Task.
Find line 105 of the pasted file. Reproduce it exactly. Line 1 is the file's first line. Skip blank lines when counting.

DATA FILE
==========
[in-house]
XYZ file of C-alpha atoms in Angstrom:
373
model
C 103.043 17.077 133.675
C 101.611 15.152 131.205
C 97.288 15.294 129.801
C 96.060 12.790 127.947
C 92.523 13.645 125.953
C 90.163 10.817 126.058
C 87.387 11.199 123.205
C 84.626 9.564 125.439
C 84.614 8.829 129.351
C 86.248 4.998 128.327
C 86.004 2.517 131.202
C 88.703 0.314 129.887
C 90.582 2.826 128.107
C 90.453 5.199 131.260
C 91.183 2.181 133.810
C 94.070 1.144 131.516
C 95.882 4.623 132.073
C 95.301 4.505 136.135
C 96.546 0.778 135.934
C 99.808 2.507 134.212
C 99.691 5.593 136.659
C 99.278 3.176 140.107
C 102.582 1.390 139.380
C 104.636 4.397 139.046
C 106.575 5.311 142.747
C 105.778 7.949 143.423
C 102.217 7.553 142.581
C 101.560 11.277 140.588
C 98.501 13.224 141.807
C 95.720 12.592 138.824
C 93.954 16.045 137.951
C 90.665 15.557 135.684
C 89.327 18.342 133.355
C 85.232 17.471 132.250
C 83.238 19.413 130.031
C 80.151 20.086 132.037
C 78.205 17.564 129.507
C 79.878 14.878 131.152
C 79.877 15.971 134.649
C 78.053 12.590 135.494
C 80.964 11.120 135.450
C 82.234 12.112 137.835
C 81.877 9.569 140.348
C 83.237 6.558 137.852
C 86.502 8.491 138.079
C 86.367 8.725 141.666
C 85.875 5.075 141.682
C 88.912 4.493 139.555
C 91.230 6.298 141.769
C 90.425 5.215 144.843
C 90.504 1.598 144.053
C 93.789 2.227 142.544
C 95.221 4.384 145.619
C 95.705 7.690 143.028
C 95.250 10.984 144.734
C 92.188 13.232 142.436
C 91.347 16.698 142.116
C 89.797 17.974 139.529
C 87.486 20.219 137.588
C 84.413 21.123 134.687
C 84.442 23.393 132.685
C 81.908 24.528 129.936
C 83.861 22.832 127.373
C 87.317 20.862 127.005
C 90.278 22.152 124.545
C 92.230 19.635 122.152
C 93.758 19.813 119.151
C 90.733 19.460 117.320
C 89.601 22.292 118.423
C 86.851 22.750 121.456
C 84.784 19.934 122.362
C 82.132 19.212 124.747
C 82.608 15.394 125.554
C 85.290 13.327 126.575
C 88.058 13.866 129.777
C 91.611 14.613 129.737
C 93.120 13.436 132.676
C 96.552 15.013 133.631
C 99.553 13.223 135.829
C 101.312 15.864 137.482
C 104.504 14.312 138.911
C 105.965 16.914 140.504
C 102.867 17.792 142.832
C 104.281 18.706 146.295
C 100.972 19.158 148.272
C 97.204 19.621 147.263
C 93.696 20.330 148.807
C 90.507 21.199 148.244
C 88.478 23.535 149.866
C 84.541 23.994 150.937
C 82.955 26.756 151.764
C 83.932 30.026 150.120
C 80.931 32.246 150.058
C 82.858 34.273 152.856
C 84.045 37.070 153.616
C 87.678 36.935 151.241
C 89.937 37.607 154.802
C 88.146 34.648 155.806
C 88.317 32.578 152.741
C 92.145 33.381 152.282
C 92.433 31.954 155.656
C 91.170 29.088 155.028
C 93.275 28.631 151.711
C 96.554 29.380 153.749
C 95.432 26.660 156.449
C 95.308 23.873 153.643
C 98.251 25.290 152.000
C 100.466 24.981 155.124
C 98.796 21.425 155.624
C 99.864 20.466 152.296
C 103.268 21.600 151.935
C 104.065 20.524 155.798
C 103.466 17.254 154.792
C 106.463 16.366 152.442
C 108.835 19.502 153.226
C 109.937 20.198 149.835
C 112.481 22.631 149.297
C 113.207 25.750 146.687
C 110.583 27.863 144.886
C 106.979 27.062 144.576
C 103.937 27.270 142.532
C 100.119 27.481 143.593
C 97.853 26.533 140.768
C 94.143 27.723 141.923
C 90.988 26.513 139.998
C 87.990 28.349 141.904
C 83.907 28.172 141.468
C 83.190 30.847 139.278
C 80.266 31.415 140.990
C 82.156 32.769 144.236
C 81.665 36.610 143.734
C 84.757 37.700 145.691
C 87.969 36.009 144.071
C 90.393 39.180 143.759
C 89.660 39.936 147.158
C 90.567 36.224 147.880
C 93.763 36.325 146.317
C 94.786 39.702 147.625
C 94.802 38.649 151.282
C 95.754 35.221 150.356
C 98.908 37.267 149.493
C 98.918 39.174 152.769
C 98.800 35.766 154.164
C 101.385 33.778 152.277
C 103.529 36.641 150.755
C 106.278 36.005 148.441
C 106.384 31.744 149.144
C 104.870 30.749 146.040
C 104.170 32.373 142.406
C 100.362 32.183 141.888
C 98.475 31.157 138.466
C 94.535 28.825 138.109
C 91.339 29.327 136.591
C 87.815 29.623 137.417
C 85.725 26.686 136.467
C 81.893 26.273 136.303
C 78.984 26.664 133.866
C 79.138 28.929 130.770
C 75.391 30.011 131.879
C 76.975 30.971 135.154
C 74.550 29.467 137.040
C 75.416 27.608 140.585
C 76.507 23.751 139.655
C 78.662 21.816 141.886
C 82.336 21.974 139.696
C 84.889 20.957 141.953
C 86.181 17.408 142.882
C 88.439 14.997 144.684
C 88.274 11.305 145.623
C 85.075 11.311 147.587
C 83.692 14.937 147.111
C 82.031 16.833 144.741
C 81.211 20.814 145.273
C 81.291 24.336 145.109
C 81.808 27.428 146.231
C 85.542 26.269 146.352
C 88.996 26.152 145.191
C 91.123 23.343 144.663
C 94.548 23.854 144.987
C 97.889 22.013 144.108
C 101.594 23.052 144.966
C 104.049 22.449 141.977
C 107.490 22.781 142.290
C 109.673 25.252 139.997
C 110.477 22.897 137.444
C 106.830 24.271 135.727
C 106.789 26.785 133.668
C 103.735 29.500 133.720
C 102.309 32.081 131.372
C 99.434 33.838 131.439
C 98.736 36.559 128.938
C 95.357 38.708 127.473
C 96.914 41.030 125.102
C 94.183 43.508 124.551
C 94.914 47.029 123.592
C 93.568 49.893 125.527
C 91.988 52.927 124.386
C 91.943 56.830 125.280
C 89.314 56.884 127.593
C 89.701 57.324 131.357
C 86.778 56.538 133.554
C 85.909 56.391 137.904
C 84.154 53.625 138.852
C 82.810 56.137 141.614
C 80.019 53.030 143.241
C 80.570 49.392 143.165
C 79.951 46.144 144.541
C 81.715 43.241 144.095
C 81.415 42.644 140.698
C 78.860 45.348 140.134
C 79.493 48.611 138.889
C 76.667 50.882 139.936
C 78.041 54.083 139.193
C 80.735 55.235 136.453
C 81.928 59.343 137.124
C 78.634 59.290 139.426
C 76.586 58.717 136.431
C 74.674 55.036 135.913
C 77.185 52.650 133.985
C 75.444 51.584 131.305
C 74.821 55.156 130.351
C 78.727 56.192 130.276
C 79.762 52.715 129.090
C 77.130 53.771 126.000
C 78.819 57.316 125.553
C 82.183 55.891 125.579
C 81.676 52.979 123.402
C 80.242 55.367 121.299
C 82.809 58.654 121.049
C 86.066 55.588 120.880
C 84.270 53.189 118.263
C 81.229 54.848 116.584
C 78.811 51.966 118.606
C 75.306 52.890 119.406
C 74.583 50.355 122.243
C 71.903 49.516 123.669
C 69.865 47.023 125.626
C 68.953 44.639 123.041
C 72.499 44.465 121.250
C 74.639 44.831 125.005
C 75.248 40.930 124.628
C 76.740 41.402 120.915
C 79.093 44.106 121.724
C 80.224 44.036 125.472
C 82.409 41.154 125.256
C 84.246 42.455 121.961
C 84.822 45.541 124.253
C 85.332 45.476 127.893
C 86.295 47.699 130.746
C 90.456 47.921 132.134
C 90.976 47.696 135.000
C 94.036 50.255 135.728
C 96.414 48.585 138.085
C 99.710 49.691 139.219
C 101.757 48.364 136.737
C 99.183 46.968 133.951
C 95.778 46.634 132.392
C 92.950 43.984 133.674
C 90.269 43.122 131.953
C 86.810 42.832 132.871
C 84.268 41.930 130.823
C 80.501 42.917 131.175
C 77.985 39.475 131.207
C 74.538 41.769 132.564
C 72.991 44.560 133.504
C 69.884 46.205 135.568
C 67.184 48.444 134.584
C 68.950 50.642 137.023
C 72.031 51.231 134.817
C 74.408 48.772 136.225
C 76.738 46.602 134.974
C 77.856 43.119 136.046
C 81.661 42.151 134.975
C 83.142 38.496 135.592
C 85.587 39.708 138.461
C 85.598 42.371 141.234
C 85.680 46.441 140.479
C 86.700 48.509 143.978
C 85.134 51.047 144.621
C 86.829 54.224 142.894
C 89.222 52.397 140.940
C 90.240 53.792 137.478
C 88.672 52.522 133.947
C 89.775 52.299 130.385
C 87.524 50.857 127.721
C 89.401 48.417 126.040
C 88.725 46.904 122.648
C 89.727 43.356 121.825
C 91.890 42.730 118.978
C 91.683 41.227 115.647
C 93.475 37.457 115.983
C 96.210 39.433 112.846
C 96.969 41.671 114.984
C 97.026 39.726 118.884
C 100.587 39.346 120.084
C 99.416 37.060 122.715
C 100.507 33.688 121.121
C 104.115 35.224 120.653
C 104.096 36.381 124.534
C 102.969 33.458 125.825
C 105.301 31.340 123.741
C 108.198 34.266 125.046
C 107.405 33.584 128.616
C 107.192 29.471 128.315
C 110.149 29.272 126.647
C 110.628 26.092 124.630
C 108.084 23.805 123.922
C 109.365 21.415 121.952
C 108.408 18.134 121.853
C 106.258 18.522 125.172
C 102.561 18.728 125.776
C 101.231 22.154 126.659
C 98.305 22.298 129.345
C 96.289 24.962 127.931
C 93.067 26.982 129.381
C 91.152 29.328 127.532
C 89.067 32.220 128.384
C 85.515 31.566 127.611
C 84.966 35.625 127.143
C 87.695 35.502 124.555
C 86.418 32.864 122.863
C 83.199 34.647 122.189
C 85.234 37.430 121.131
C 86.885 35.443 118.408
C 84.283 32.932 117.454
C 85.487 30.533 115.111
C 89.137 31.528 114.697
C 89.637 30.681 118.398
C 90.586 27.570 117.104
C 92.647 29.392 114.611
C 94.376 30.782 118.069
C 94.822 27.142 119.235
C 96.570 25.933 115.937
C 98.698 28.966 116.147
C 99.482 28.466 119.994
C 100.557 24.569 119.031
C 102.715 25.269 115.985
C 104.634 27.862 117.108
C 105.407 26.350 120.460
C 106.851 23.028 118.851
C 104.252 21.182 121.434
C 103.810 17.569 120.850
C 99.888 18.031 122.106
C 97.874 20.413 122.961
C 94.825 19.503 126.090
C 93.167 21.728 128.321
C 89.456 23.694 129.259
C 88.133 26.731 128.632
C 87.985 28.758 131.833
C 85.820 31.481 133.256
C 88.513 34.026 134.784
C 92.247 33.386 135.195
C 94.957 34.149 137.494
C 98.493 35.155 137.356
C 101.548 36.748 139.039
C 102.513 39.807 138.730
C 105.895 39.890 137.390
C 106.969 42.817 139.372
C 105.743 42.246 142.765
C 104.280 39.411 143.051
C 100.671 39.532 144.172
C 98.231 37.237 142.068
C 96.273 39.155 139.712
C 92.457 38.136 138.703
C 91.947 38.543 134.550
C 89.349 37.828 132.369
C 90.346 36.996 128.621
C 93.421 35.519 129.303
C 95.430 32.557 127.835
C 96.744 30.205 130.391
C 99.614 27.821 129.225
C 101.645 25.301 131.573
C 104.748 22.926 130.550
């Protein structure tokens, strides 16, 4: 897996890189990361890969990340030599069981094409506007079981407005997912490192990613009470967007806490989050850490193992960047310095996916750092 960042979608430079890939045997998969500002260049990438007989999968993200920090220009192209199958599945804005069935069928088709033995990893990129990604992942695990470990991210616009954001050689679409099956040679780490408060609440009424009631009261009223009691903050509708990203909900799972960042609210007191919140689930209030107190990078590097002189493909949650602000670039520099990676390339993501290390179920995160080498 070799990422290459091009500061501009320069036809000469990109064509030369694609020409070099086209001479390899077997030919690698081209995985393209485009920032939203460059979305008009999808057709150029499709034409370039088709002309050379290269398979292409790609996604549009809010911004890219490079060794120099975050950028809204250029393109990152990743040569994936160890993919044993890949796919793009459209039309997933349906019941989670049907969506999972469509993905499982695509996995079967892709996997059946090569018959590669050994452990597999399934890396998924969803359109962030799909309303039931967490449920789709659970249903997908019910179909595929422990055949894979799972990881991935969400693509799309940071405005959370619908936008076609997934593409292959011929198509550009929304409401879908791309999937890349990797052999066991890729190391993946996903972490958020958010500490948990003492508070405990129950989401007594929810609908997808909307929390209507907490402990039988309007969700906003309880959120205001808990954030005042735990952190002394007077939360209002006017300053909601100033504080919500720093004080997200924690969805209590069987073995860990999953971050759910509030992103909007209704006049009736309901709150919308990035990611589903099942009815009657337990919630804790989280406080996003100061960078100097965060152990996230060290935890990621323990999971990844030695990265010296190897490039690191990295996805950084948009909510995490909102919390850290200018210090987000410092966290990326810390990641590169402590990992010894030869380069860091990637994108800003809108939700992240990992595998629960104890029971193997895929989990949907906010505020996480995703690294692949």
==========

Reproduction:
C 92.433 31.954 155.656